I have the following scenario and I would like to know if (a) it's even possible, and if so (b) what is the most secure way to do this
DSC Server: Windows Server 2016 core
RDM database: SQL 2016 SP1 (mixed auth)
RDM Version: Enterprise ( latest)
From the DSC server (note - server core/no gui) I want to be able to run a script which connects to the RDM datasource and retrieves passwords for various service accounts. The DSC side of things works fine, and I already have scripts connecting to our legacy password vault via API calls.
I am aware there is a zip package for the RDM client installation which I can extract and use to retrieve and import the RDM PS module, however where do I go from here?
It seems like the set-datasource command expects an already configured datasource within RDM but obviously I can't open the GUI and to this on server core. Is there a config file I need to setup/create to do this?
Even if I do get a datasource connected, given this will ultimately want to run automated, what is the most secure way to access the datasource so that I'm not hard-coding credentials in scripts? For example in my legacy (non RDM) password vault I'm able to create an API key which is only usable from the DSC server's IP, and only has access to a specific credential entry.
Hope this makes sense, look forward to hearing what can be done.
It is possible to properly configure the data source on your computer and then transfer the RemoteDesktopManager.cfg file that you will normally find in %localappdata%\Devolutions\RemoteDesktopManager folder on the core machine. You can get the exact .cfg file path in File - Options - Advanced.
As you are using the ZIP package of RDM, it is possible to set the folder where RDM will load the RemoteDesktopManager.cfg file. Please see the following online help page about Portable installation. Please see steps 3 to 5 for the ./config folder and override.cfg file.
Thankyou for the fast response
I have sucessfully completed the following:
On the core server:
Extracted the RDM client zip file
Configured the alternate config location
On a full GUI client:
Setup a new SQL database connection using a SQL credential, with the username and password saved (not sure if this is the best way to achieve my goal, as below).
Copied the config file to the server
On the server:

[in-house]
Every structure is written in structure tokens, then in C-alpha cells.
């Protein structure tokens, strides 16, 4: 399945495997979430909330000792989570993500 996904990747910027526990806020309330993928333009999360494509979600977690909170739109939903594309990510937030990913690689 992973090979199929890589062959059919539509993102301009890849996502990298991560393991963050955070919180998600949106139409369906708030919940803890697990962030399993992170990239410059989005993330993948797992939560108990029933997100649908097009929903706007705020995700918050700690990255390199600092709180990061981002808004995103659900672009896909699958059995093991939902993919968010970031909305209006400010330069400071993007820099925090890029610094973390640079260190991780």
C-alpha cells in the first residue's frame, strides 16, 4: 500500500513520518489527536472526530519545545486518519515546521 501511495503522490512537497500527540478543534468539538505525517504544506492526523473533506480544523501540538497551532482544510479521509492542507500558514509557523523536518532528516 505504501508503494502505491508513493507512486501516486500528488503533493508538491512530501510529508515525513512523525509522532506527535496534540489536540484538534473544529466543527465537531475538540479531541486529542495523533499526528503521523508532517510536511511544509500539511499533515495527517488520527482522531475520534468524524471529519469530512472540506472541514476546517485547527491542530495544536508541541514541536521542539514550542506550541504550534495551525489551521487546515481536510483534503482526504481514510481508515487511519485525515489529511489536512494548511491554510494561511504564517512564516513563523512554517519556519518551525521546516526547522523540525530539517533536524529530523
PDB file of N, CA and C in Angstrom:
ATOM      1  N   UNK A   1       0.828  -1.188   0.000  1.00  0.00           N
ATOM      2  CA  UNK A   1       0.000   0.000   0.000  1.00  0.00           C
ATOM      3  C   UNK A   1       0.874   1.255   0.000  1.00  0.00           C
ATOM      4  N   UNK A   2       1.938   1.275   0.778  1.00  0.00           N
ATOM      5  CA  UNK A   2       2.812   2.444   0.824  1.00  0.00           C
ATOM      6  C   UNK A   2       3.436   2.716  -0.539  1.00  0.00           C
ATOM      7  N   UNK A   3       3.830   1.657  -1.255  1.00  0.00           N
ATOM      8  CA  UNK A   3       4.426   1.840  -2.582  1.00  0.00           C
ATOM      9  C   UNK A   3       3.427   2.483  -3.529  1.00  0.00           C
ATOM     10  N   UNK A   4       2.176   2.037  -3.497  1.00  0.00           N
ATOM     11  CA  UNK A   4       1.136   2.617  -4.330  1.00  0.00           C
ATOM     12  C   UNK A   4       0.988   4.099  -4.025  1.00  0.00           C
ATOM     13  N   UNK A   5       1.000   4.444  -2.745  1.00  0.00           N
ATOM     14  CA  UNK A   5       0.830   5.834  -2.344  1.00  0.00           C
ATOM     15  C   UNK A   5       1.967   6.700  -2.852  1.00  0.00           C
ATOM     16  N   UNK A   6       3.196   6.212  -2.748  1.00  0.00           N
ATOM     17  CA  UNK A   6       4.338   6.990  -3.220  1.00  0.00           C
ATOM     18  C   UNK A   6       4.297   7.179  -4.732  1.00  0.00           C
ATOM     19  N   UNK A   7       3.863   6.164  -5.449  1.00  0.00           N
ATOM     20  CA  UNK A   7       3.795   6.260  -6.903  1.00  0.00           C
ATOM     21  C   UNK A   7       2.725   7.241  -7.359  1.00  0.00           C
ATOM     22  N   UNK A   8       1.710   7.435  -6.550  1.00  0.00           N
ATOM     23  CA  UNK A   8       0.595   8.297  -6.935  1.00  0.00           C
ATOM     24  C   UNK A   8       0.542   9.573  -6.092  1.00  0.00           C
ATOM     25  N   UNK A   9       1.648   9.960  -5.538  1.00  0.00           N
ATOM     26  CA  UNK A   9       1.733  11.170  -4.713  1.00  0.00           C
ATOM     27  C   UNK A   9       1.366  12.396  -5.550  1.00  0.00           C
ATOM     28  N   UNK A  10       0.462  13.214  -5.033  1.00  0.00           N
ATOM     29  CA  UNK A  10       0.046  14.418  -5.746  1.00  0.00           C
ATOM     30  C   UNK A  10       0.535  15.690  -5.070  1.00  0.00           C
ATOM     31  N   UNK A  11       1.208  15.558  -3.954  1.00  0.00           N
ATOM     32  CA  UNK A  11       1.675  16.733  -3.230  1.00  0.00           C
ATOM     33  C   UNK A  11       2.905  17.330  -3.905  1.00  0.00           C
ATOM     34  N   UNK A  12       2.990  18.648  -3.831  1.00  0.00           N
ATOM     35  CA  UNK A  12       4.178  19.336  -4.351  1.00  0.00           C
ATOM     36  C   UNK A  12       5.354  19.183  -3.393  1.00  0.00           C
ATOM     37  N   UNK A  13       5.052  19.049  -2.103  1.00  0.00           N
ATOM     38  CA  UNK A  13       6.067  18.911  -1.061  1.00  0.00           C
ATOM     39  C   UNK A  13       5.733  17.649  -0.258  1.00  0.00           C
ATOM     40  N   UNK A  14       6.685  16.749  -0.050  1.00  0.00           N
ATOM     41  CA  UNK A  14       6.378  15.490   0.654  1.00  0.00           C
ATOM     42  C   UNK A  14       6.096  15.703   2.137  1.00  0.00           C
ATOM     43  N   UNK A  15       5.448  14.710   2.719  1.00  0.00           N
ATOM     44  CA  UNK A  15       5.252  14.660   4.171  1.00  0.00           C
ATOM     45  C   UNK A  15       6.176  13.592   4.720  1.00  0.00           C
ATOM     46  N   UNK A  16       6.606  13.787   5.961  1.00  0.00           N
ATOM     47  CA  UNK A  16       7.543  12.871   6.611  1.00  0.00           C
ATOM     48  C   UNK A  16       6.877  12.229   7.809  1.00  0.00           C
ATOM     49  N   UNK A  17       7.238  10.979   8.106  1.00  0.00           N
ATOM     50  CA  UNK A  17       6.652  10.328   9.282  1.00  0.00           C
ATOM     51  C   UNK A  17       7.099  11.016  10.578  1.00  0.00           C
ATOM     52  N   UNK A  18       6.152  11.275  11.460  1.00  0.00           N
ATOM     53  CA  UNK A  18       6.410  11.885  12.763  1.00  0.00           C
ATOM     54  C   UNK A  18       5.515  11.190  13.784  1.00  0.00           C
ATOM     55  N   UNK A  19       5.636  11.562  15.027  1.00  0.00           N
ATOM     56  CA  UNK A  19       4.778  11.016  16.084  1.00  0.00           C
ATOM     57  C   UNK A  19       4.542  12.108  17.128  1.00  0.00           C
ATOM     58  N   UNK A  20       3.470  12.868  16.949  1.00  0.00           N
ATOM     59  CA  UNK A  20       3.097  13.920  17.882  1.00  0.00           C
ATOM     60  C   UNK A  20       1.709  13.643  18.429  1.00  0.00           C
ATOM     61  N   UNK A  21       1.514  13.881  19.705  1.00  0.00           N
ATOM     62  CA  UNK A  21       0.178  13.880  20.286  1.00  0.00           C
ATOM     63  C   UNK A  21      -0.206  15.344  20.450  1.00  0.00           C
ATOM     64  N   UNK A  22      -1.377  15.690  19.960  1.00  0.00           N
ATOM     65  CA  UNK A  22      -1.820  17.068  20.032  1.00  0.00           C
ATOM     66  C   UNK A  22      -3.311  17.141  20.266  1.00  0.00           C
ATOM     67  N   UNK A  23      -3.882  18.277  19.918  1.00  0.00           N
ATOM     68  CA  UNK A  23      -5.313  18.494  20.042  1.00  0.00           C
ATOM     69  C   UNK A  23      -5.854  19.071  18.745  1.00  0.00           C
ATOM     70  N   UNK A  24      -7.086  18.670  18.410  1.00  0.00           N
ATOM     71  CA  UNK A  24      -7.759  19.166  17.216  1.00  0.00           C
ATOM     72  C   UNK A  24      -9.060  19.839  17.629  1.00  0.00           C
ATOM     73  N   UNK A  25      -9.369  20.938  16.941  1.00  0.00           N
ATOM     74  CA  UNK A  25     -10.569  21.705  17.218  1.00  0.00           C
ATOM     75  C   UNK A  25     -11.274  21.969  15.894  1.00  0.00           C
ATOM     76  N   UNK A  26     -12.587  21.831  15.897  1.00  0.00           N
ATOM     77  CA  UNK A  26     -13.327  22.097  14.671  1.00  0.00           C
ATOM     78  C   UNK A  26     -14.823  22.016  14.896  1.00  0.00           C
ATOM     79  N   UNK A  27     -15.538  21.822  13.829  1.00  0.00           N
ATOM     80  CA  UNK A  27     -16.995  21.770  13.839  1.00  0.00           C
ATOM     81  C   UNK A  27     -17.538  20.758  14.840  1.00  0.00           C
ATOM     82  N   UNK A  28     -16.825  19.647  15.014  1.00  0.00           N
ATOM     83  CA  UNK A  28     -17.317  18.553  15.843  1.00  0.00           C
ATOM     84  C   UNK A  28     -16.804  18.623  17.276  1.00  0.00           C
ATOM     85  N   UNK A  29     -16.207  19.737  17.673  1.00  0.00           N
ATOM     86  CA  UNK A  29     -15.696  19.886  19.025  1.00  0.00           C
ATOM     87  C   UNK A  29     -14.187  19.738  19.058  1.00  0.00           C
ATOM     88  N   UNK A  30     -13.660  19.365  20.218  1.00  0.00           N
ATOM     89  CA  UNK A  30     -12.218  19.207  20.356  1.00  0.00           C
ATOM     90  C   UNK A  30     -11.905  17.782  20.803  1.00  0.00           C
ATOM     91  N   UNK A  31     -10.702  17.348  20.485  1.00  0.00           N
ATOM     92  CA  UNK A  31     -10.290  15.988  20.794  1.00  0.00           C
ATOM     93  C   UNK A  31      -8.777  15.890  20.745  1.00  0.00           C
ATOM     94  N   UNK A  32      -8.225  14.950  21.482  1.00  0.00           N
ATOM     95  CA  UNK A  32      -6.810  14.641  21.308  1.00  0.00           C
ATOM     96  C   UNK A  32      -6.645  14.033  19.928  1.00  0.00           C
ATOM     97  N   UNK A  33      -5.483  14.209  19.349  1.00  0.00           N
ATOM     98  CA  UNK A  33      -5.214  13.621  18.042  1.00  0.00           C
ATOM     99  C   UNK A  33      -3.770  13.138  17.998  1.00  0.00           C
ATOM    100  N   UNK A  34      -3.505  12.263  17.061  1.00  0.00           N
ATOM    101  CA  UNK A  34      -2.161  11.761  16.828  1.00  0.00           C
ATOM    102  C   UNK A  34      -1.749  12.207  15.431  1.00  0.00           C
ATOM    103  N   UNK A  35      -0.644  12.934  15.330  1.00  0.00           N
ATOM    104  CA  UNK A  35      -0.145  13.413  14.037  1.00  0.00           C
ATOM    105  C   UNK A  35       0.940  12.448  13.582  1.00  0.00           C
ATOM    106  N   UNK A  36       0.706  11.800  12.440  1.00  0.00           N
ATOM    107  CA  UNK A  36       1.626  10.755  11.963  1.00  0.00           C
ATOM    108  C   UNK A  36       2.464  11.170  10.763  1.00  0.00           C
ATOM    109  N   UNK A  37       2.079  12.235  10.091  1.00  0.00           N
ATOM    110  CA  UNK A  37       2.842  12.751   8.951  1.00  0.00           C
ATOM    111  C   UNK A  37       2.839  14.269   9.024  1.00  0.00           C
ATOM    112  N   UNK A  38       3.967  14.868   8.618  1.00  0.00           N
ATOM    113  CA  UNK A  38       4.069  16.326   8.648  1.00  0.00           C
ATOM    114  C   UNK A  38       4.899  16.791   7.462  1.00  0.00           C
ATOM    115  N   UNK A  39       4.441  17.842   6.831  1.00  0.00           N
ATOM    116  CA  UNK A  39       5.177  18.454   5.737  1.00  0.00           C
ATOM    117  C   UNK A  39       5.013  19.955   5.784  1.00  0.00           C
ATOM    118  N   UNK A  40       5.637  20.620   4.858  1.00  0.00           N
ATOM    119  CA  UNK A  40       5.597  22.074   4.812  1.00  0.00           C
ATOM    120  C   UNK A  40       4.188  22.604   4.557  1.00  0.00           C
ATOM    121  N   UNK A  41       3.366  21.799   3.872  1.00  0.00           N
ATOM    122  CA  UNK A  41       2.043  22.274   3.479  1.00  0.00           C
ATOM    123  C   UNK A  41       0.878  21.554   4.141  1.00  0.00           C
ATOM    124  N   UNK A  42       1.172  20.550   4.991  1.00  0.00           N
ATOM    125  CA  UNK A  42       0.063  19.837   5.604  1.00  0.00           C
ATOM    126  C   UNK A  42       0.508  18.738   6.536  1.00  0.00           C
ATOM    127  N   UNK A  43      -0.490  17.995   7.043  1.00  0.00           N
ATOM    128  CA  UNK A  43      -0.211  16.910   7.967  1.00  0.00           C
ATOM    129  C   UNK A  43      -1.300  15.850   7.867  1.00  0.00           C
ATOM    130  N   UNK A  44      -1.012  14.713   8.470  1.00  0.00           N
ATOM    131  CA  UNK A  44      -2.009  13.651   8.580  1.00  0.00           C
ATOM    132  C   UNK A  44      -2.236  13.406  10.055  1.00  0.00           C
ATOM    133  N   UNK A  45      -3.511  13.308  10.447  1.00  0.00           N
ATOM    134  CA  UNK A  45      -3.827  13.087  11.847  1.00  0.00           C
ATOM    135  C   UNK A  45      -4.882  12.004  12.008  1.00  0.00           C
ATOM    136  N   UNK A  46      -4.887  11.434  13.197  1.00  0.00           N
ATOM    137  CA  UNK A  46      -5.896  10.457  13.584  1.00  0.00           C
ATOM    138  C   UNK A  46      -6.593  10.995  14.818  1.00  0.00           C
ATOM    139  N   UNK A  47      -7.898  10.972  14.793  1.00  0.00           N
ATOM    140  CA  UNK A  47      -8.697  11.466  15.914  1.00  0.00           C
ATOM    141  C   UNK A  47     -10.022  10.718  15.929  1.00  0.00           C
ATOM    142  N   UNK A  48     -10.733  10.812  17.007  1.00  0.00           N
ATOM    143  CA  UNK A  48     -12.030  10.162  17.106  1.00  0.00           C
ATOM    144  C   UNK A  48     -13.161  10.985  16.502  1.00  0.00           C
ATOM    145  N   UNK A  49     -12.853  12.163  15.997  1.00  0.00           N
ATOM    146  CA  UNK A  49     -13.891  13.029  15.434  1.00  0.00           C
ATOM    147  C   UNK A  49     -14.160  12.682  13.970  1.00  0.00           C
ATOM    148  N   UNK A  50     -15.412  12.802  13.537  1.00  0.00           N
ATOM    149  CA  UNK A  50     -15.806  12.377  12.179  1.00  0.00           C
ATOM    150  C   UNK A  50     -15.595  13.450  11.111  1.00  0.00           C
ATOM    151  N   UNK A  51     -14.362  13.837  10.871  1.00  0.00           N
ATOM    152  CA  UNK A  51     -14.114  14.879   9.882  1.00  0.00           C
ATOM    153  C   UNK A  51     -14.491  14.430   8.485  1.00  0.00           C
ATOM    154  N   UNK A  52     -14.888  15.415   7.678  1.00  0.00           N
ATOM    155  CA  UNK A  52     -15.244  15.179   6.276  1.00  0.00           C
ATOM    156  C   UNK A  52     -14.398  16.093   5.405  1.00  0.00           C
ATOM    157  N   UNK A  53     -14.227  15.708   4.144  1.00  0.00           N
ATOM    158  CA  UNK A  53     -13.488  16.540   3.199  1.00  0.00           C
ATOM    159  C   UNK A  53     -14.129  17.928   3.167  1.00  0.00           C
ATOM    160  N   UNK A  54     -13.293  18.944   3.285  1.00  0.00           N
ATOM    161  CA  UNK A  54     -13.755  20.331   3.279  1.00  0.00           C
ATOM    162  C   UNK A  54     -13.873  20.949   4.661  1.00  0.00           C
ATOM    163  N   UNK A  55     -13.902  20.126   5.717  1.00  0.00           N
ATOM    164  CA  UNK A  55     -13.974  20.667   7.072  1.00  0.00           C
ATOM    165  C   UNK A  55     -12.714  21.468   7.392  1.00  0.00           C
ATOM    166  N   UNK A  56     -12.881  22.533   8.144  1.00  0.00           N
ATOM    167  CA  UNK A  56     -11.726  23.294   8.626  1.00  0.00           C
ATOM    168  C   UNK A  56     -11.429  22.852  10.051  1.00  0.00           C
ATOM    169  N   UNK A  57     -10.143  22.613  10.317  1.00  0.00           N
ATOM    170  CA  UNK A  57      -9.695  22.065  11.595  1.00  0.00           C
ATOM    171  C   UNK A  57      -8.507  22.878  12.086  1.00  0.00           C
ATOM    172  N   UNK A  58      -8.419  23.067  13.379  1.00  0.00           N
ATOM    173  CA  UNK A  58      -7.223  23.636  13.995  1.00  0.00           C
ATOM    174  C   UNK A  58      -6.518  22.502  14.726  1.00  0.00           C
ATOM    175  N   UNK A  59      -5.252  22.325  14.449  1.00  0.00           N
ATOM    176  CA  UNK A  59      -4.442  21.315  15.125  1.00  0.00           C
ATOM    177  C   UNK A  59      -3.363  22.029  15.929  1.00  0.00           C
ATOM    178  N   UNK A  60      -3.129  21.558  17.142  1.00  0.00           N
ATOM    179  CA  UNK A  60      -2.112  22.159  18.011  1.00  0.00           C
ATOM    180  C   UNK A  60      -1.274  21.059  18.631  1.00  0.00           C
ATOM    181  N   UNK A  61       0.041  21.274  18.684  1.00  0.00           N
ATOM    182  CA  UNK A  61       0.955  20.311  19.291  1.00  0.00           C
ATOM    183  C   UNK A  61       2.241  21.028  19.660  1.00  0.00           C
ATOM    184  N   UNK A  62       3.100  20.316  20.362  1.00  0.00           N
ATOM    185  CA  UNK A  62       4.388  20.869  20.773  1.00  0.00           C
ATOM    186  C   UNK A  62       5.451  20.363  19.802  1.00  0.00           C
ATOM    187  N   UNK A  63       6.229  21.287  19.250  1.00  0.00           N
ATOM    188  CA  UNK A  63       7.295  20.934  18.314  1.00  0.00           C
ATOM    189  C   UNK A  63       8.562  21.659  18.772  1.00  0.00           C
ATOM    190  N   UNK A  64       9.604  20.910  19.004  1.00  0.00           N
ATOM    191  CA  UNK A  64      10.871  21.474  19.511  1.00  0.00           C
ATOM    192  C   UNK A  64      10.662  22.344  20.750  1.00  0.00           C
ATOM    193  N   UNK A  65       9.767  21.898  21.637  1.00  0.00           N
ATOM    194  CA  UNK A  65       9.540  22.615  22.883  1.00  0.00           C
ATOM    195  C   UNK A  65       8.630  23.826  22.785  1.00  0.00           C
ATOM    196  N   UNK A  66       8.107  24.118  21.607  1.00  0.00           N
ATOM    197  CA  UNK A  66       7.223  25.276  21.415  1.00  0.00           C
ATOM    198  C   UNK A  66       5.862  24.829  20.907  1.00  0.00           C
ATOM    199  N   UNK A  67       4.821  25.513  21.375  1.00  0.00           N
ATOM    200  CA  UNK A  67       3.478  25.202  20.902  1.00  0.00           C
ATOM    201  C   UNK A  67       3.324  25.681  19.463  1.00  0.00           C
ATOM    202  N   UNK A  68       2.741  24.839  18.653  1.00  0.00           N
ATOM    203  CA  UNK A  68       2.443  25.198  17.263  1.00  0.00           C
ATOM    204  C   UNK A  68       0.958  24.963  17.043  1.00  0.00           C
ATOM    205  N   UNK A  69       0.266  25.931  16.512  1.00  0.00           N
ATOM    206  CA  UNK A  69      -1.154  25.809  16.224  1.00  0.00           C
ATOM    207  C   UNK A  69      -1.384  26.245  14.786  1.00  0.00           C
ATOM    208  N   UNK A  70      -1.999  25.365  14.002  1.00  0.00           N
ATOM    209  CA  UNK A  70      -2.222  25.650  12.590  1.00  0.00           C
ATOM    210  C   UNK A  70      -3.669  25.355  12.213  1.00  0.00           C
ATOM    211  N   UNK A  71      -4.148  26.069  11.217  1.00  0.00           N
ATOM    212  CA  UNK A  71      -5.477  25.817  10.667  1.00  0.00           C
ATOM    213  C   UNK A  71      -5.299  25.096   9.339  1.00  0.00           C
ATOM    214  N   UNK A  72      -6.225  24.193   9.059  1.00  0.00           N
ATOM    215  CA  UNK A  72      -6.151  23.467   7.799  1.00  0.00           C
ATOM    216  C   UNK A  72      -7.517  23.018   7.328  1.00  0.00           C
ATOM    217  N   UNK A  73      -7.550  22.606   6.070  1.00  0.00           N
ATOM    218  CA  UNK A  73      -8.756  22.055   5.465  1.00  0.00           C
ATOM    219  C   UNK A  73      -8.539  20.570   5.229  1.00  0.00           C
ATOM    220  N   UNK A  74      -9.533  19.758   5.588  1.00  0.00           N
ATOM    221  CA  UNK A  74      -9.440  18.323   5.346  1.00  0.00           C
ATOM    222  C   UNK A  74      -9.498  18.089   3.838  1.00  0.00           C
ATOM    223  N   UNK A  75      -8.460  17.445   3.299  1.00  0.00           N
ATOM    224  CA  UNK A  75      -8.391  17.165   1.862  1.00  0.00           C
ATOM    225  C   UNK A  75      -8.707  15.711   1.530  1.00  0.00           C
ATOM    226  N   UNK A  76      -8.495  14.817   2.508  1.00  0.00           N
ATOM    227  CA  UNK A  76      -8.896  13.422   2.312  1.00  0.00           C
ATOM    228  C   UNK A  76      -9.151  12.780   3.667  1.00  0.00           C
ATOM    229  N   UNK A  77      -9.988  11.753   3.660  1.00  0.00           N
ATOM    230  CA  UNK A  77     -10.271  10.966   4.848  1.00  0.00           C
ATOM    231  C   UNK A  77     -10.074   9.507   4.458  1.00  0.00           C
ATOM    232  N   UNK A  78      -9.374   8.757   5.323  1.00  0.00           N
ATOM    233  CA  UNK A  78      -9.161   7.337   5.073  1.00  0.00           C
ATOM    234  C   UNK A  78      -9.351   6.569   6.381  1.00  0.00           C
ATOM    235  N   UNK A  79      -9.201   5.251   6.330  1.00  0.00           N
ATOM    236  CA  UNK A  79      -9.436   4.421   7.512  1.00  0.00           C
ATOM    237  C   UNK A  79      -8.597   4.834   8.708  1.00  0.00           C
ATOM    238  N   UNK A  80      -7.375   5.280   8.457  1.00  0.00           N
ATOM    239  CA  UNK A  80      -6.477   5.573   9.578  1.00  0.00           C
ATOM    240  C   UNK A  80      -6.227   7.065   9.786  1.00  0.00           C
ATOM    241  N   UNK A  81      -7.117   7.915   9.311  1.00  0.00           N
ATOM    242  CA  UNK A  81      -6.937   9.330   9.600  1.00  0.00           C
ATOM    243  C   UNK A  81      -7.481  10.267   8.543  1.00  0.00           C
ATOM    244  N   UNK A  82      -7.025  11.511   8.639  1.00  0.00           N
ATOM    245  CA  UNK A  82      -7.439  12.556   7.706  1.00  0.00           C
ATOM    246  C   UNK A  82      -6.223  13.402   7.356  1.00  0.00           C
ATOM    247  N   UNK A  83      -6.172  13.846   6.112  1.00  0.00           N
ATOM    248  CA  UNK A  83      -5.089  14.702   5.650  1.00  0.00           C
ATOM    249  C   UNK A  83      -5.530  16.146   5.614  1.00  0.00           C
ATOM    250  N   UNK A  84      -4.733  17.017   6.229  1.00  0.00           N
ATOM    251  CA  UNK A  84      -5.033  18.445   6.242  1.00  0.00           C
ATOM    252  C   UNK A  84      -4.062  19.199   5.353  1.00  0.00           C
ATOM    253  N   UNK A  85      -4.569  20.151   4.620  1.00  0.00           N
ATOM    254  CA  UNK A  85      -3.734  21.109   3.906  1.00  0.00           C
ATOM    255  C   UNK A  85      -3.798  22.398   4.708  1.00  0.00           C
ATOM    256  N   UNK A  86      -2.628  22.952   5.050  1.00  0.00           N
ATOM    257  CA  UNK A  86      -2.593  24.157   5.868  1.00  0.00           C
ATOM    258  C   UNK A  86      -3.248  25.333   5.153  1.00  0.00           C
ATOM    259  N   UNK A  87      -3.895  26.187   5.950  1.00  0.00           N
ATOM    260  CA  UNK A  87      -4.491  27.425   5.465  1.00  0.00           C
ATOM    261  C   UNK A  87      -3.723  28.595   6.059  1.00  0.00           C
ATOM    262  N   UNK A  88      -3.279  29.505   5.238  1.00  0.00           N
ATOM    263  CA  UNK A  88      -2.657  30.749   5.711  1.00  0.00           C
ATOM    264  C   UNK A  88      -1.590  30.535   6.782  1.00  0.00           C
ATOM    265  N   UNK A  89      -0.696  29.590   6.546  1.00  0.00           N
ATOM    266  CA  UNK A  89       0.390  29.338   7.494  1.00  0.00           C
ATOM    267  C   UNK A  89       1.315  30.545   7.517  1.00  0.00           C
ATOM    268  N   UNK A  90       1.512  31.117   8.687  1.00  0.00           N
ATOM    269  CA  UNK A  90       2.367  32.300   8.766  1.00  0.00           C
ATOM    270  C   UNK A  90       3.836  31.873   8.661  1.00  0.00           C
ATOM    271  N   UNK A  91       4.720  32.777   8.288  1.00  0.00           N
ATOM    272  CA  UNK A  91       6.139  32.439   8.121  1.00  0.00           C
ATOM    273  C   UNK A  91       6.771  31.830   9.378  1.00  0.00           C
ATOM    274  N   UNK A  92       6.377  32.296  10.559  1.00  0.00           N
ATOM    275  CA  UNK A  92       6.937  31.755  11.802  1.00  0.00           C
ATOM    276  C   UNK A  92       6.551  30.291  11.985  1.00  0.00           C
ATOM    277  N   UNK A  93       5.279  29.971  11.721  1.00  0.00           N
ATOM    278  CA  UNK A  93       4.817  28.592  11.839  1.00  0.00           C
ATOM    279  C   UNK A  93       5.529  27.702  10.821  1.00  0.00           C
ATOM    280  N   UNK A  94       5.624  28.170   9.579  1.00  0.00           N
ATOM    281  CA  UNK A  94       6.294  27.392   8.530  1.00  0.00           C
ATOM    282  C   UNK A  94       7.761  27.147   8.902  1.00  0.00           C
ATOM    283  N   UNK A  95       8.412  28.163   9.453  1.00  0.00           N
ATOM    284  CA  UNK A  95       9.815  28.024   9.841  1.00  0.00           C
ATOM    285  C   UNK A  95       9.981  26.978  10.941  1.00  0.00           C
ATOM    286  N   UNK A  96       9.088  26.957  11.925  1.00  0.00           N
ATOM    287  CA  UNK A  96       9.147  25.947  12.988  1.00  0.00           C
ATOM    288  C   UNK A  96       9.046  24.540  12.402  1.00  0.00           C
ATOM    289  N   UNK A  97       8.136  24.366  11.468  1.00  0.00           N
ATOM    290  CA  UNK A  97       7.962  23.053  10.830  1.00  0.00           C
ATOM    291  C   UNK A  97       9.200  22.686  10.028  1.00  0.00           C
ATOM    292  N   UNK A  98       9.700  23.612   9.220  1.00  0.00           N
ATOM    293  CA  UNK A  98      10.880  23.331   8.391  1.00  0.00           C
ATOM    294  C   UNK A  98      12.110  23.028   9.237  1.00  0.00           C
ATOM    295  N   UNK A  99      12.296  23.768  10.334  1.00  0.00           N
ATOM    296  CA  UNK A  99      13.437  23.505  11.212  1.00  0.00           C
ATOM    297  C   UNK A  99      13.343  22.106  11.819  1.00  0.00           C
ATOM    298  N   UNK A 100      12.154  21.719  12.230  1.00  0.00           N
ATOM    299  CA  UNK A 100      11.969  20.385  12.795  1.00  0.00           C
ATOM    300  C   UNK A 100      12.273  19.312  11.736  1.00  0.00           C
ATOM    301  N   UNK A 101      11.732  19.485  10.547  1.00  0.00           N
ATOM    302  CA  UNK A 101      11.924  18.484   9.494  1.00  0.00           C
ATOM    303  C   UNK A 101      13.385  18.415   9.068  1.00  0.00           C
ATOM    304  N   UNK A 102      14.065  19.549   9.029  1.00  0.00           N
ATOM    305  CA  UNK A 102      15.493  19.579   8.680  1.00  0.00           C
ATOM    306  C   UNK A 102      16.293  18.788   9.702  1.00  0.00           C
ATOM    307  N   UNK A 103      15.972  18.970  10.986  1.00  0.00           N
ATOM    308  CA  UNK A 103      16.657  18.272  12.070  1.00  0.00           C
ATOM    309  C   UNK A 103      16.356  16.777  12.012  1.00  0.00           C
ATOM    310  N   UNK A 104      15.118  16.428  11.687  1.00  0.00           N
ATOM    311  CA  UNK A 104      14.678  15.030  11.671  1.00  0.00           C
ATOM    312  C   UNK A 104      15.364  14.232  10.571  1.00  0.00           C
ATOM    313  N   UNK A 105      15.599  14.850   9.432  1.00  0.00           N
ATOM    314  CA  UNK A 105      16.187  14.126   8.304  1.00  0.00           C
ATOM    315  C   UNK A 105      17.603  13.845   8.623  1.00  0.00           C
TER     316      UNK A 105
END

Imported the RDM PS module
Successfully retrieved a credential from the database (yay!)
So, my next question is (and pertaining to point (b) in the original post) - how do I secure this setup for use in automation?
As I understand it, the config file could be picked up and used on any machine.
I can't prompt for a password when the script runs as that means it's not automated
I obviously don't want to hardcode a password in a script
For example, with my previous password vault I could limit an API key to a particular IP address, which meant even if the API key was acquired it couldn't be used anywhere else.
What would the most secure way to achieve this automation be?
Can anyone assist with the above?
Sorry for the late reply.
It is possible to create a new SQL data source in RDM through PowerShell but instead of hard-coding the username and password in the script, you can set them in environment variables and use those environment variables in your script. Let us know if that could be a viable solution for you.
Thankyou for the reply.
If the credentials are stored in clear text in environment variables, this seems to be a security by obscurity measure - to be honest I don't know why we would bother adding this layer of complexity, when the credentials are already obscured/encoded in the config file.
Being hidden in the config file would mean an attacker would need to have indepth knowledge of RDM, as opposed to being called from env variables where an attacker would only need basic scripting knowledge. It seems like the RDM obscurity is better.
Is there no better way to do this? Perhaps I should look at storing the RDM credentials in an Azure key vault which would at least give me a proper API key which I can rotate and restrict?
Sorry to jump in.
You bring a fair point... Using RDM obfuscation may be a better way.
With our Devolutions Password Server, we provide a CLI to communicate with the API, making it safer to use an APP key and secret, Log its actions, and easily manage its permission on the entries... Would that suit more your needs?
Thanks for letting us know.